The employed Bar provides rich opportunities to develop and combine legal skills and duties with leadership and corporate strategy and those skills and duties can co-exist. As an employed barrister our independence, honesty, integrity and our duties to the court and the administration of justice remain the highest priority. In an employed setting we also regularly grapple with confidentiality, conflicts of interest, balancing commercial and legal interests and managing directorships. As an employed barrister it is important to maintain clear boundaries between an employer’s interests and professional duties, but it is something that employed barristers navigate regularly and the Bar Council, the BSB and the Bar Association for Commerce Finance and Industry (BACFI) all provide support to the employed Bar – so don’t be afraid to ask.

Advocacy outside of the courts of England and Wales is important. Employed barristers are accomplished advocates in their own right, including before ministers, regulators, senior management of multi-national companies, boards and numerous types of tribunals and non-traditional hearings. Despite the strength of advocacy at the employed Bar, challenges remain with the King’s Counsel process and the lack of recognition of advocacy beyond the courts of England and Wales – the number of employed barristers that apply for, or indeed have taken, silk remains woefully small.

Be proud of, and showcase, the important transferrable skills that you have developed outside of the courtroom. The skills that employed barristers bring to the judiciary and the Bar more broadly are now starting to, rightfully, be recognised. Life as an employed barrister is demanding, varied and unpredictable. Your legal skills (advisory/advocacy/drafting) are a given. Employed barristers who are general counsel often lead multi-faceted (and often cross-jurisdictional) teams, have a variety of different stakeholders to manage and must develop multiple areas of complex subject matter expertise quickly with an ability to apply multi-jurisdictional concepts on a practical level. Decision making, accountability and teamwork are all part of the day job. Employed barristers are protectors of their organisation’s ethical conduct, leaders of teams and companies, managers of significant budgets and purchasers of legal services. However, employed barristers are far from being a ‘jack of all trades, master of none’. Variously, employed barristers have advised on decisions that have impacted the country and have played a role in changing laws and regulations throughout the world.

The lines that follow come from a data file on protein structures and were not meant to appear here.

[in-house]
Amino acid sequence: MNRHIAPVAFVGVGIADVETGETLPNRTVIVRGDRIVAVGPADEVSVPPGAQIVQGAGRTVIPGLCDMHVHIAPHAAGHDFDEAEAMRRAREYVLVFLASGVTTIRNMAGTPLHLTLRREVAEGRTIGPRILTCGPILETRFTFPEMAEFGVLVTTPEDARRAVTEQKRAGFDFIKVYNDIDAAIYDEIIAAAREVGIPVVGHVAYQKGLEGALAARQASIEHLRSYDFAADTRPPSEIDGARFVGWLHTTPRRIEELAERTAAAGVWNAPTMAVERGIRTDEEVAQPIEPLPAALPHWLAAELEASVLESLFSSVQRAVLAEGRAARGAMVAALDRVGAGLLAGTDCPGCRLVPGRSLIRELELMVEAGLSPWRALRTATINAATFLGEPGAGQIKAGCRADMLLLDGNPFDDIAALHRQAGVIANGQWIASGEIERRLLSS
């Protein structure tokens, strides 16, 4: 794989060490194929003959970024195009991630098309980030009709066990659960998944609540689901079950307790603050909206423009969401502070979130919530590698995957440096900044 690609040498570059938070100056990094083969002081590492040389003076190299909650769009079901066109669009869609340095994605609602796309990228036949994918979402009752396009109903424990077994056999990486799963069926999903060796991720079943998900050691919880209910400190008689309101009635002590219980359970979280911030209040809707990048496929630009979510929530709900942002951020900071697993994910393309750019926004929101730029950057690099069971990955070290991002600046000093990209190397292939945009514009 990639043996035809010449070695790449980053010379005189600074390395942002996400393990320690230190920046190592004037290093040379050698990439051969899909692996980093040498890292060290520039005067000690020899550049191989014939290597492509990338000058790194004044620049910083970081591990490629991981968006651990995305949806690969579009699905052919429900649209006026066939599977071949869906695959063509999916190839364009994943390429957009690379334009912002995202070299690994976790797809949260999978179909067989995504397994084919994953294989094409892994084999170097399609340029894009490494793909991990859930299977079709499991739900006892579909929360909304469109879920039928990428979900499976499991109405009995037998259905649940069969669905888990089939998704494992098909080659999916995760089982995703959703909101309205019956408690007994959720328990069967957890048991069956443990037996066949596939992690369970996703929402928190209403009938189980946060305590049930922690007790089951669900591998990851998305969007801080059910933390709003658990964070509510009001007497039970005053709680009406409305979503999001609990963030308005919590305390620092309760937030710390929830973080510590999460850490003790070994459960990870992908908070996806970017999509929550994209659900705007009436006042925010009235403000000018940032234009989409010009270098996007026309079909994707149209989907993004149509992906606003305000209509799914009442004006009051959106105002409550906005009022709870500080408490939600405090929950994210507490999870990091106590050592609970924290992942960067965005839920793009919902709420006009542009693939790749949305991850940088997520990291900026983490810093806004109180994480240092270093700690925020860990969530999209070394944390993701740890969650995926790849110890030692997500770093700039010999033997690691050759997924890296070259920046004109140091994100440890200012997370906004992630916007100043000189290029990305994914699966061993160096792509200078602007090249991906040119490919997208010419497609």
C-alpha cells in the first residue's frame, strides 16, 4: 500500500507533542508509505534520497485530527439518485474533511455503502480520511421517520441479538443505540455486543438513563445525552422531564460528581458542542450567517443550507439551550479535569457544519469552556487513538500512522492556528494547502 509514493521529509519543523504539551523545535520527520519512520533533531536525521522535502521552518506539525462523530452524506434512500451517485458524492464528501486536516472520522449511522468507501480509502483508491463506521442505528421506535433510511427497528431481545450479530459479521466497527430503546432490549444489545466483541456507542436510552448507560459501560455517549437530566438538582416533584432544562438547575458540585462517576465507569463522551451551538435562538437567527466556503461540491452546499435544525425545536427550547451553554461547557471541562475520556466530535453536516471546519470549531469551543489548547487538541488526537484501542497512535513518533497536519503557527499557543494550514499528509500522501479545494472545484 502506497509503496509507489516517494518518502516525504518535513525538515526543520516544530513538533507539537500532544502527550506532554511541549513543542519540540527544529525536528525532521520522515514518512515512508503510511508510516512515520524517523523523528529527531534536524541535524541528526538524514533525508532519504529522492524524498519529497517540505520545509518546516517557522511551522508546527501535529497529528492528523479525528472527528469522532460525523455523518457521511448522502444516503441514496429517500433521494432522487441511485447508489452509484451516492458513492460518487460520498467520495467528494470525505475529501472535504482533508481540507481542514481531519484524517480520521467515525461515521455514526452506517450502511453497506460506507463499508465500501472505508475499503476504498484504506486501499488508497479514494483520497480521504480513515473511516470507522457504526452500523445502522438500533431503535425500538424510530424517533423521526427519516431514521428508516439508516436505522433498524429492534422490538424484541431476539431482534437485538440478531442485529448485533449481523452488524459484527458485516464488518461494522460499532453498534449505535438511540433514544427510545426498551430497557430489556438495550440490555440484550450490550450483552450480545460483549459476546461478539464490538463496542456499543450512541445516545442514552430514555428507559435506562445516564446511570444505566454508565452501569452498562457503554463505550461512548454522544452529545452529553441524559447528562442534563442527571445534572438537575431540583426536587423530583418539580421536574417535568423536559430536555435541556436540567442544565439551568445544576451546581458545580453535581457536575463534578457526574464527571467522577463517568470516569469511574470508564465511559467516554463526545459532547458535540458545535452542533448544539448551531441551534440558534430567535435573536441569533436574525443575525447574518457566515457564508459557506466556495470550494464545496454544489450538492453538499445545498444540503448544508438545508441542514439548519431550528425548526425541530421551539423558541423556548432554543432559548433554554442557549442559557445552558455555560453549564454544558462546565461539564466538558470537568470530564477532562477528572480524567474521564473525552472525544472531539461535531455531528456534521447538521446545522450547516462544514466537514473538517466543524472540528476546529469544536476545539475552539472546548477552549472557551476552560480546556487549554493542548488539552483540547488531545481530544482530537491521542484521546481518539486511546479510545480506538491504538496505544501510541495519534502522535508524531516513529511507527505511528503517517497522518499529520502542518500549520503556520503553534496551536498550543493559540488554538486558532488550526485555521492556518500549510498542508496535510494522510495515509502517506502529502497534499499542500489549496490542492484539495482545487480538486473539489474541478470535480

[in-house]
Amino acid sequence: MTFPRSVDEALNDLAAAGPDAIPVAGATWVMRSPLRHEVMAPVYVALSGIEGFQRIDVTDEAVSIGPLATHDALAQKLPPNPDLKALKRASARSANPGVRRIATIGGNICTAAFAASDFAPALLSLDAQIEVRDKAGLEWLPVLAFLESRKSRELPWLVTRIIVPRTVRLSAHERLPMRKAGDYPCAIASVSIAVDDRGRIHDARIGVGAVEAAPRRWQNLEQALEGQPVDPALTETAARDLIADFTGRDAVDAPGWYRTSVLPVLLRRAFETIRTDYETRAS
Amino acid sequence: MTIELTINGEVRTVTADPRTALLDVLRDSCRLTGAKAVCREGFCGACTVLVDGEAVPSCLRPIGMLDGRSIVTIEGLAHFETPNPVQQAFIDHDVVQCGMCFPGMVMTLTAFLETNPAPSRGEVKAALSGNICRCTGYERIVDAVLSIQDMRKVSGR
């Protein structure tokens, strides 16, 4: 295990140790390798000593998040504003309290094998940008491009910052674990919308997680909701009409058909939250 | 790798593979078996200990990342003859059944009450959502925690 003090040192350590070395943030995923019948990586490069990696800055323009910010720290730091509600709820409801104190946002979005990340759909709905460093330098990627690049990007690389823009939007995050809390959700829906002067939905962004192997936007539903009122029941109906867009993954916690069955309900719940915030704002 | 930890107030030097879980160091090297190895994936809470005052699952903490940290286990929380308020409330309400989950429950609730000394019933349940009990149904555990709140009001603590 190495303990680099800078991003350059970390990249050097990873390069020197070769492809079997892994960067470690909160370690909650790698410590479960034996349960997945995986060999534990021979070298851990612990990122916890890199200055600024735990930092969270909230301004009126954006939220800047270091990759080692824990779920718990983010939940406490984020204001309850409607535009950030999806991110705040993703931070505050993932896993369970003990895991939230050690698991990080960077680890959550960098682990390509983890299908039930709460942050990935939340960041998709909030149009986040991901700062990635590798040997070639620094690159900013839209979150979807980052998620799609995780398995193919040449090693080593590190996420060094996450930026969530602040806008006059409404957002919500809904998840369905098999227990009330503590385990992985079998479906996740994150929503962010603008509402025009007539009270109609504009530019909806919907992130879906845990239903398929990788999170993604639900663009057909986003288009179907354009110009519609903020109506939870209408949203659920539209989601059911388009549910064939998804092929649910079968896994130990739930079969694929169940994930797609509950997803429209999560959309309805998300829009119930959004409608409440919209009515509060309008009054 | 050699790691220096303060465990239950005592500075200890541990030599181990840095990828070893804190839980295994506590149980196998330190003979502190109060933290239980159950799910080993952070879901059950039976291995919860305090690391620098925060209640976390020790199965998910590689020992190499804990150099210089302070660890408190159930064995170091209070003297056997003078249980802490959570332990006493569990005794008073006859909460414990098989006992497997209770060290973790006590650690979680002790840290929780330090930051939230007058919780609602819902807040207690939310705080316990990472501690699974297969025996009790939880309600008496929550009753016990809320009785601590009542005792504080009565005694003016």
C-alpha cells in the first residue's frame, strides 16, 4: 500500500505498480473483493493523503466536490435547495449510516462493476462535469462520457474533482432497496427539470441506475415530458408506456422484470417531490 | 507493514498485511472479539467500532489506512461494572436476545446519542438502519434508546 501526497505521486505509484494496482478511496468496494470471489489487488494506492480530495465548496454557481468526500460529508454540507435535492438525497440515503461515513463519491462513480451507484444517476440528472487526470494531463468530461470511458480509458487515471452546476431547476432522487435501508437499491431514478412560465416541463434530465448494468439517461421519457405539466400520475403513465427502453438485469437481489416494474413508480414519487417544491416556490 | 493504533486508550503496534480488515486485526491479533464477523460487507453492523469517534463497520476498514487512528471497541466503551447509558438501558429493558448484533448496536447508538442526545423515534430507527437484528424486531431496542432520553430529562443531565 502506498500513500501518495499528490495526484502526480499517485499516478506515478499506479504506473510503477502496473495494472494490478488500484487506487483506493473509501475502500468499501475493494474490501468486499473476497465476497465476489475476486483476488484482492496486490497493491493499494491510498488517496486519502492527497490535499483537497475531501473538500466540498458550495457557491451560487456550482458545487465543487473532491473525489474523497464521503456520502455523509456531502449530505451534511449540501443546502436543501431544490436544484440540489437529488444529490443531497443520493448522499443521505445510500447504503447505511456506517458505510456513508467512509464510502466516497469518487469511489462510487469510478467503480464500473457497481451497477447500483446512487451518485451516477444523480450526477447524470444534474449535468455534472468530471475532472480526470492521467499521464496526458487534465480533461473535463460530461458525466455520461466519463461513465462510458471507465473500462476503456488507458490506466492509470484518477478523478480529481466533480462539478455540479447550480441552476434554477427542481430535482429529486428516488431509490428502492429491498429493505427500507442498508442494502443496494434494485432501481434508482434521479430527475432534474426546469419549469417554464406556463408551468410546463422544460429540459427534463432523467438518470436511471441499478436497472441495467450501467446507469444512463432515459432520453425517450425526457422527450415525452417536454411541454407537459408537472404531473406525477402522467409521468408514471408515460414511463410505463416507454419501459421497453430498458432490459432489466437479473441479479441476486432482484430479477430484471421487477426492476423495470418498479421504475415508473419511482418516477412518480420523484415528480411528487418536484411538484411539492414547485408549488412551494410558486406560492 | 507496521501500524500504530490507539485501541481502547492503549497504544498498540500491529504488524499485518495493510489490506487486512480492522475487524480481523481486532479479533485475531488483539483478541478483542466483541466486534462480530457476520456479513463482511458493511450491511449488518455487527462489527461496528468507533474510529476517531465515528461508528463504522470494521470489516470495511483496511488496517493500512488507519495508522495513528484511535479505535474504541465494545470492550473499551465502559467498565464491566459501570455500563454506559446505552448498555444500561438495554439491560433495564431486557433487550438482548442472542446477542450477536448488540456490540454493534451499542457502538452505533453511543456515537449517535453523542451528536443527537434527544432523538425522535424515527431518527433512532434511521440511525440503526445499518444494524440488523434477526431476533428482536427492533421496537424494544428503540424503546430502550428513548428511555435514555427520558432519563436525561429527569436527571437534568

Introspection, ongoing self-reflection, development and performance evaluation throughout your career is key. This is often already embedded in a commercial setting and is key to continued progression particularly where, as in the case of general counsel, you are handling a vast array of matters and stakeholders on a day-to-day basis. An ability to take, and accept feedback is key to this. Having a static ‘client’ in the form of an employer means that you are always visible therefore your performance and behaviour is scrutinised at every meeting and with every discussion and decision. That visibility is not for everyone. Working in the employed environment is no doubt extremely challenging, but it is also extremely rewarding. I would always recommend anyone starting out in their career to keep an open mind to the opportunities outside of the self-employed Bar. 

Launched in 2017, the Bar Council Employed Bar Awards showcase the wealth of talent among employed barristers and their vital contributions across numerous practice areas. The Bar Council is partnering with Gray’s Inn once again to host the Awards alongside their Employed Bar Dinner on 10 October. The judging panel includes Patrick Walker, Gaynor Wood, Bar Chair Sam Townend KC and Vice Chair Barbara Mills KC. The shortlist will be announced on 28 June and the awards are sponsored by Gray’s Inn, Inner Temple, Government Legal Department and Lincoln’s Inn. You can find out more about the awards here.
References and further information

Life at the Employed Bar, Bar Council, February 2023

You can read more about Bar Council support for employed barristers including ethics resources here

BACFI represents the interests of employed and non-practising barristers providing legal services in commerce, finance and industry – the CFI Bar. It also welcomes student members and members of the Inns of Court who are interested in a career outside chambers. Find out more at